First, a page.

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Union Organizing: Why Your Company Culture Matters

Union Organizing Culture Matters

How culturally competent is your company? If upper management loses sight of what matters to employees, especially in situations where management and employee groups include different genders, generations, backgrounds, languages, and religions, that disconnect can lead to union organizing. Your company’s cultural competency plays a significant role in whether unions are able to gain a foothold with employees, using the promise of closing that cultural gap.

The Role of a Company’s Cultural Competence in Union Organization

The key principles of cultural competence, as established by Ritu Bhasin, “Foundations of Inclusion and Cultural Competence” include:

  1. Acknowledging and understanding cultural differences
  2. Adapting behavior to connect with others in the organization
  3. Awareness of your cultural biases and “blind spots”

When your organization is culturally competent, you are in-tune with your employees. They have fewer complaints – and fewer reasons to believe a union organizer’s promises

How Unions Use Cultural Differences

Unions understand the power of a cultural disconnect, and know how to exploit  those that divide the worker and management into an “us versus them” situation. Unions see that a cultural divide can easily be made into an issue that leads to new, dues-paying members.

RELATED: Creating a UnionProof Culture Requires Courageous Leadership

Effective Communication Across Employee Differences

Employees may differ with regard to age, education, profession, function, tenure, religion, sexual orientation, values, socio-economic status, hobbies/recreational interest, political affiliations, geographical origin, race, gender, language, and family status.

As an employer, you need to understand how to effectively communicate across these difference. Consider the situations that occur due to different cultural norms within the workforce.

Misunderstandings may occur due to phrases that get lost in translation. Common slang terms and the way people communicate can be quite different between generations. Innocent wording from one generation may have a completely different meaning to others.

Well-meaning management can run into common missteps in these situations, which adds to the communication challenges. Don’t assume that you’ve raised your cultural competence by putting someone in place to “take care of it” for you. For example, if you put a new supervisor in place who speaks Farsi, that’s a start for connecting with your Middle Eastern employees, but it doesn’t represent a full understanding of the situation. You need a complete solution.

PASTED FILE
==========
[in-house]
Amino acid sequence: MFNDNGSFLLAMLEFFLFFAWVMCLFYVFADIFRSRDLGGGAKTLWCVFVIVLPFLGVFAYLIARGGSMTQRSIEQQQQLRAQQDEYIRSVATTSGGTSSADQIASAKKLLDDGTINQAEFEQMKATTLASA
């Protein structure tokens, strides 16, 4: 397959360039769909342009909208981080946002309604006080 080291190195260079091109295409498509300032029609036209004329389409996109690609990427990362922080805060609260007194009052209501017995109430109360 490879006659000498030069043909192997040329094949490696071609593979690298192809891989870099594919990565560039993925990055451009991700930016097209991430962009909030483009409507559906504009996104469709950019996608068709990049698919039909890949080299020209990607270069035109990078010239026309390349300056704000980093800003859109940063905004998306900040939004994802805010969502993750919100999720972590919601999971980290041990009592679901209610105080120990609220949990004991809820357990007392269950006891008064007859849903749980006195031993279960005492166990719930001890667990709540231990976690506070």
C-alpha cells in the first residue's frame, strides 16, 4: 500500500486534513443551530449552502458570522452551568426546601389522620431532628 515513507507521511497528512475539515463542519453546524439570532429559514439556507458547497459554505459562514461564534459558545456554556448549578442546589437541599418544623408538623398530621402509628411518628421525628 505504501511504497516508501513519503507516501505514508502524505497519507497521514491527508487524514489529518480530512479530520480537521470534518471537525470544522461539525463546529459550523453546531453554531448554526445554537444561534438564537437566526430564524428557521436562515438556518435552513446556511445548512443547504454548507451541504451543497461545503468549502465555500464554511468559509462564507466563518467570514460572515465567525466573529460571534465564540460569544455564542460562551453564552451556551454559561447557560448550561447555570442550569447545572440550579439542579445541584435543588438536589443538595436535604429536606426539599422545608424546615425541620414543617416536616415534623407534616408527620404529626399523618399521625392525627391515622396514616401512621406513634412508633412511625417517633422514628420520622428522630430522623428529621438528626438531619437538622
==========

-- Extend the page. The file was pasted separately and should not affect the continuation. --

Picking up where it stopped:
How Can You Overcome A Cultural Disconnect?

You have many ways to improve communication, connect with workers, better your leadership, and prevent the kind of disconnect that leads to union organizing efforts.

  1. Leverage demographic information: You collect basic information on your employees during the application and on-boarding process. Use this data to start getting a better understanding of your workforce.
  2. Make knowing team members part of leader evaluations: Supervisors and managers should be challenged to know whether their employees have families, celebrate different religions and have other cultural differences.
  3. Conduct employee surveys: Anecdotal knowledge from managers and supervisors isn’t enough. Your company needs to survey employees on a consistent basis.
  4. Use consultants to support your leadership team: During a union organizing campaign, it’s helpful to gain another perspective on how to connect with employees and understand the workforce. You can bring in consultants who can help you with diversity & inclusion and your cultural blind spots, and bring up issues that you may not have considered previously.
  5. Identify and involve community leaders: Look for social, spiritual and cultural leaders who can help you gain better understanding of your workforce’s needs and values. Invite them for a tour of your business and engage them in conversations about the employees’ culture.
  6. Customize your communications: Identify the informal cultural leaders within your workforce. Spend the time to learn what’s needed to educate and inform your workforce. Make sure your presentations are in your employees’ native language and are relatable and understandable. Identify the gaps in their knowledge and address them. For example, employees may not understand what collective bargaining is, the realities of job security or what happens during a strike. Take advantage of the ability to create video, web and interactive eLearning that’s relatable, understandable and respectful of cultural needs.

People no longer need to conform in order to achieve success in the business world. Diversification of the workforce will continue and as a leader, your company needs to know how to increase cultural competency to avoid union organization. Solid and consistent communication, using videos and websites to reach the secondary audience at home, and training leaders with interactive eLearning go a long way to creating your UnionProof culture.

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